Let’s Talk About Flash Fiction

Do you read Flash Fiction? What’s your favorite genre of Flash Fiction?

Flash Fiction’s popularity is growing. You can now find Flash Fiction Online Magazines, such as Flash Fiction MagazineHavok, and Spark Flash Fiction. There are Flash Fiction Contests also available online, and lots of people writing about Flash Fiction, as well as writing Flash Fiction stories.

In addition to all of the genres and websites that offer Flash Fiction stories and/or Flash Fiction tips and advice, there are websites who define Flash Fiction and the definitions vary: some say a Flash Fiction story needs to be 300 words or less; some say 500 words or less; some say 1,000 or 1,200 or 1,500 words or less. The three online Flash Fiction magazines I listed above all require, in their submission guidelines, Flash Fiction stories between 300 and 1,000 words.

I entered a contest earlier this year that required 500 words or less. A Contest I entered more recently required 100 – 300 words. However, this contest didn’t require it to be only Flash Fiction stories–it could also be the beginning of a longer story (I wrote a 300 word Fantasy Flash Fiction story, and no, I didn’t win; didn’t even make it to the finals, but I rarely dabble in Fantasy. I was just happy to earn some votes in the first round.)

If you follow my blog, you know that I write a Flash Fiction story to post every Friday, and if you haven’t noticed, I do my best to write around 800 words, but I do make sure to write less than 1,000 words.

Why is Flash Fiction so popular with readers? Because theses stories are short. You can read a Flash Fiction story in 5-10 minutes, and you get a complete story. You can read them on a bus or train or while waiting in a doctor or dentist’s office.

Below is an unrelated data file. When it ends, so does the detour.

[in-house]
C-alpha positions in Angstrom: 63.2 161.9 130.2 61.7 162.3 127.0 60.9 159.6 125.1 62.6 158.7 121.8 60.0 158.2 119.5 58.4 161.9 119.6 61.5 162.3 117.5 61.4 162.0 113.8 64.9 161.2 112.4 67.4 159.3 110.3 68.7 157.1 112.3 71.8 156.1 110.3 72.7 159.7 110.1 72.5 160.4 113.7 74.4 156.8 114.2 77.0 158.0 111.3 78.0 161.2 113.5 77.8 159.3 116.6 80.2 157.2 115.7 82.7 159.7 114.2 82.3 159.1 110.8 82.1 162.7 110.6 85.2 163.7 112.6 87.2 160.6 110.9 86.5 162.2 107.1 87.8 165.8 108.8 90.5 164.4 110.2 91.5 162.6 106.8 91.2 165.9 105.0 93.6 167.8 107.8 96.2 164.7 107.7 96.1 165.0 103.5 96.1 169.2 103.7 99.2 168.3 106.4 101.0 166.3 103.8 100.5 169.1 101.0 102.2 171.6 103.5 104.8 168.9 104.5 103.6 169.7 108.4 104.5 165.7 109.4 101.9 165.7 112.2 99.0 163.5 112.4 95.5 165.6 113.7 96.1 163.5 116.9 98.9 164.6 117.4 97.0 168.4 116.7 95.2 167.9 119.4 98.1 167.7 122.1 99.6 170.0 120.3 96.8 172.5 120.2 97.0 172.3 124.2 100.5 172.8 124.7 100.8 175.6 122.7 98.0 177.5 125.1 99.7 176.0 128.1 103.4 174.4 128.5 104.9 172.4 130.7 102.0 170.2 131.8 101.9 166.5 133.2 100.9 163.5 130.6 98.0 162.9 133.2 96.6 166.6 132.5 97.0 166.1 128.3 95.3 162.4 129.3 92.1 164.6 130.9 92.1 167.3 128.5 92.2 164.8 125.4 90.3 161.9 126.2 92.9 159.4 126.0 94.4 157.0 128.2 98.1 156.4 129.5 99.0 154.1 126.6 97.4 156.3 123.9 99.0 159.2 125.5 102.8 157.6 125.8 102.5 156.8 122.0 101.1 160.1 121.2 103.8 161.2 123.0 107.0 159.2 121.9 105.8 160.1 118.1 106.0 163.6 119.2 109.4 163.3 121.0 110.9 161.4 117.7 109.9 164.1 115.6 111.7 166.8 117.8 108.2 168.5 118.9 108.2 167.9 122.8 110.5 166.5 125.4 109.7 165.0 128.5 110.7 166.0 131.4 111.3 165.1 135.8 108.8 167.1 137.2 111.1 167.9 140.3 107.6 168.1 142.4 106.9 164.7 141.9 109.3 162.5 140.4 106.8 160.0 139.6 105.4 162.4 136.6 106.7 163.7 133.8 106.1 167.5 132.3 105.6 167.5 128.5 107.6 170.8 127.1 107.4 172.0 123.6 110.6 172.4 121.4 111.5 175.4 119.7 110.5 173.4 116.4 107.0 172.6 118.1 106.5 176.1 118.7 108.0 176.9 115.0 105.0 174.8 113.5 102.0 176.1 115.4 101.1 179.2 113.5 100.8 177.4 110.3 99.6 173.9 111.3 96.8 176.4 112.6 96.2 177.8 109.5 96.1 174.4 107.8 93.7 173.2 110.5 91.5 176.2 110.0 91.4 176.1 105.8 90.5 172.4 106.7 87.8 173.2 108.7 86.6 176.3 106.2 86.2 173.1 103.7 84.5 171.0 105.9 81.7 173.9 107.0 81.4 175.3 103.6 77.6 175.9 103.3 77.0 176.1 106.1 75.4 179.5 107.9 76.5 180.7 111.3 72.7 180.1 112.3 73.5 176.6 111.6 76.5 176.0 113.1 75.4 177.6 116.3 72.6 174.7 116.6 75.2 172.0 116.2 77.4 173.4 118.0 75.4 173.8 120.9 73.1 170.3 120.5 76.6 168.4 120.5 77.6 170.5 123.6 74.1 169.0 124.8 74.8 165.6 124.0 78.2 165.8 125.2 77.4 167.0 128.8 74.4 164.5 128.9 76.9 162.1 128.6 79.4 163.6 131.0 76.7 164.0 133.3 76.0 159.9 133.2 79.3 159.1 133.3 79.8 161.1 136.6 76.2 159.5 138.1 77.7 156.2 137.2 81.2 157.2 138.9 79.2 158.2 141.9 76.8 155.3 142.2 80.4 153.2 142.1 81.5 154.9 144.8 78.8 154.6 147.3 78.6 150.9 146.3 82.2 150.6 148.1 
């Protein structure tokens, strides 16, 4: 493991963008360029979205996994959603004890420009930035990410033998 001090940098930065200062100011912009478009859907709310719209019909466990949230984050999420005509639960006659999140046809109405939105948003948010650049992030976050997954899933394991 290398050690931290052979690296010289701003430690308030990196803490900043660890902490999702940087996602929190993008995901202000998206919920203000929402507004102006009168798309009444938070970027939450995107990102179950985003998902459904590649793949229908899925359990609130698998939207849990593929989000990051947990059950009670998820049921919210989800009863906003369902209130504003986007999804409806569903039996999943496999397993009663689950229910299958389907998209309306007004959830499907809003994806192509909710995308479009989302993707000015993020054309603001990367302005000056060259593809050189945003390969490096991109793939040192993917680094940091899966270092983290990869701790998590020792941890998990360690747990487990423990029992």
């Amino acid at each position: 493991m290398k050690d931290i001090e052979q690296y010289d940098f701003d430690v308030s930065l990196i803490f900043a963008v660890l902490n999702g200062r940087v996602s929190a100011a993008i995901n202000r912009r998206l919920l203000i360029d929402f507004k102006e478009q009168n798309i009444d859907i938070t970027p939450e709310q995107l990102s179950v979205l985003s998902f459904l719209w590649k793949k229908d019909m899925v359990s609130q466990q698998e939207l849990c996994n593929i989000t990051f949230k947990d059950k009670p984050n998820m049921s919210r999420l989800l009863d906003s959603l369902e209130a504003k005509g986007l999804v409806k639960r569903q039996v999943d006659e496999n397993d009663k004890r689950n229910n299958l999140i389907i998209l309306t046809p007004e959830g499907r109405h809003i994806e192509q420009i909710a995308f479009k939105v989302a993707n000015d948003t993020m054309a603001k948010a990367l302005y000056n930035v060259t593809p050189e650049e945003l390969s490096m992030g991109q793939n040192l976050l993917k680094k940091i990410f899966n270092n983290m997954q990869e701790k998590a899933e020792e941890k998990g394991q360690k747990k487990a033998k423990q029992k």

Why is Flash Fiction so popular with writers? Because it forces writers to hone their craft — to write a well-written story that is tight and concise–no wasted words.

Every website that talks about writing Flash Fiction says, “Just like any other story, a Flash Fiction Story must have a beginning, middle, and end.”

However, many Flash Fiction writers write a satisfying ending that resolves the scene they have created, but leave room for the reader to imagine a complete ending they might like, similar to the old storybooks some writers wrote for children in the past: “choose your own ending”.

I do my best to put a satisfying ending on my Flash Fiction stories. However, sometimes I do leave it to the reader’s imagination to a degree.

What about you? Do you prefer a good solid ending on the Flash Fiction stories you read, or do you like a slight cliff-hanger that allows you to ponder how it might really end?

Have You Ever Tried to Write Flash Fiction?

rawpixel-315198-unsplashFlaPhoto by rawpixel on Unsplash

I know I’ve talked about Flash Fiction here before, but today I want to speak to those of you who are writers. Have you ever tried to write Flash Fiction?

I used to think it would be quite difficult to write Flash Fiction in the genres that I write: my WIP is Historical Romance, however I also like to write Contemporary Romance. Most of the Flash Fiction I have seen and read has been Fantasy, Sci-Fi, or Speculative Fiction. However, if you’ve been reading my Flash Fiction Friday posts, you’ll see that it can be done with Contemporary Romance. The fact of the matter is Flash Fiction can be any genre.